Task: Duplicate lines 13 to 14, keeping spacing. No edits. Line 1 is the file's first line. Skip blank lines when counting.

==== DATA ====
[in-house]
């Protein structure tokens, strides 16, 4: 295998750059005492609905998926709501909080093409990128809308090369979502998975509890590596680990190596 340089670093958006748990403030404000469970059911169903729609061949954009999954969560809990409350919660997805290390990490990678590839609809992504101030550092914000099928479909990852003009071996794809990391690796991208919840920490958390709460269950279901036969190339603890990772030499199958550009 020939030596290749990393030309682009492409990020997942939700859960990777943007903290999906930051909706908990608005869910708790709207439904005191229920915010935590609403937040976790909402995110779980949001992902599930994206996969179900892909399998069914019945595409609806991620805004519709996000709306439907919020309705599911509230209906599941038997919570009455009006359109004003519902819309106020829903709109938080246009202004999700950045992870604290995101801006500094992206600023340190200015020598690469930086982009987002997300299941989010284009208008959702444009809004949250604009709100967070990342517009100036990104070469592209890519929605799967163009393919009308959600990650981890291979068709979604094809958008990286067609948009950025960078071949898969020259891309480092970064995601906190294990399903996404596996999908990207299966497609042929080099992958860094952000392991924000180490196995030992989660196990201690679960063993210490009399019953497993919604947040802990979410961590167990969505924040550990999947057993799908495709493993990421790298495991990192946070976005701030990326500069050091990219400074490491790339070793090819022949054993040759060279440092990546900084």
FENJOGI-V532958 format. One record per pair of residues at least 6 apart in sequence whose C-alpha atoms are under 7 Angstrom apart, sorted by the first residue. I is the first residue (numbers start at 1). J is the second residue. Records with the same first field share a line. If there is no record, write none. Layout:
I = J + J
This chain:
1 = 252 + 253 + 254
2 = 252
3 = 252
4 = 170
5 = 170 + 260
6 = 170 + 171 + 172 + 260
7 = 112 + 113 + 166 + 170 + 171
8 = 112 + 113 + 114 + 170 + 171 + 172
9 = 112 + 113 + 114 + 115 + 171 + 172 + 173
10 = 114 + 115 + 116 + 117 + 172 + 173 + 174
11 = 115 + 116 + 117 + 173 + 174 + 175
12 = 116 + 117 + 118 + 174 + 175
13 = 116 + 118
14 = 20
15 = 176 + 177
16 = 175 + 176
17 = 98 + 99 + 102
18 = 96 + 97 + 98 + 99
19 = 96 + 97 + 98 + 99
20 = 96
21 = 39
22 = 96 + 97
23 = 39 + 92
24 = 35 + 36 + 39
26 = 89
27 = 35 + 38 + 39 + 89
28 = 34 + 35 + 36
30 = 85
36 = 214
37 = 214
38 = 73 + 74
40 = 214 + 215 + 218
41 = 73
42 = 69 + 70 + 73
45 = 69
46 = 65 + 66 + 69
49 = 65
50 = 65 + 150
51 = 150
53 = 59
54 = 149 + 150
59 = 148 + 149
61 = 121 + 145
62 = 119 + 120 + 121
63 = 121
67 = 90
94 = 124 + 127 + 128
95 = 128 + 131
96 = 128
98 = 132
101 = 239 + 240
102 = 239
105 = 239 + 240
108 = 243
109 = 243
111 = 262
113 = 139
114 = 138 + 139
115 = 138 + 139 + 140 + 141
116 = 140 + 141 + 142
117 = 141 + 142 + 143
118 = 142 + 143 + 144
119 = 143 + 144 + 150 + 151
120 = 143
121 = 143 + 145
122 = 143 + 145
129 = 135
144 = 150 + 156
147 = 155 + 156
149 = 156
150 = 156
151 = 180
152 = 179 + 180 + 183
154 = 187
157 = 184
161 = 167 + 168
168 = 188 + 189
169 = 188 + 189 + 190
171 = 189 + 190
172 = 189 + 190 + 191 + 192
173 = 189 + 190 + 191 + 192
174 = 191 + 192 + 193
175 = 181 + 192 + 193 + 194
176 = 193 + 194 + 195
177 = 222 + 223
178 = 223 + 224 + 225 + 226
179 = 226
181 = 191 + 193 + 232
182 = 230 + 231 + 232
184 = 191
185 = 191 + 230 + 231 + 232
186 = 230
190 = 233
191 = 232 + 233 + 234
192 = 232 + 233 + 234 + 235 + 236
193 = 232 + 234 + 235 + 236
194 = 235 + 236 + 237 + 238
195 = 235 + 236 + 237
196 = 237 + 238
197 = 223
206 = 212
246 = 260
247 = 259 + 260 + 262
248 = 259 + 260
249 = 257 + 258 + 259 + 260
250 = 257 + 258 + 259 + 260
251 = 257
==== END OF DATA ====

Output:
8 = 112 + 113 + 114 + 170 + 171 + 172
9 = 112 + 113 + 114 + 115 + 171 + 172 + 173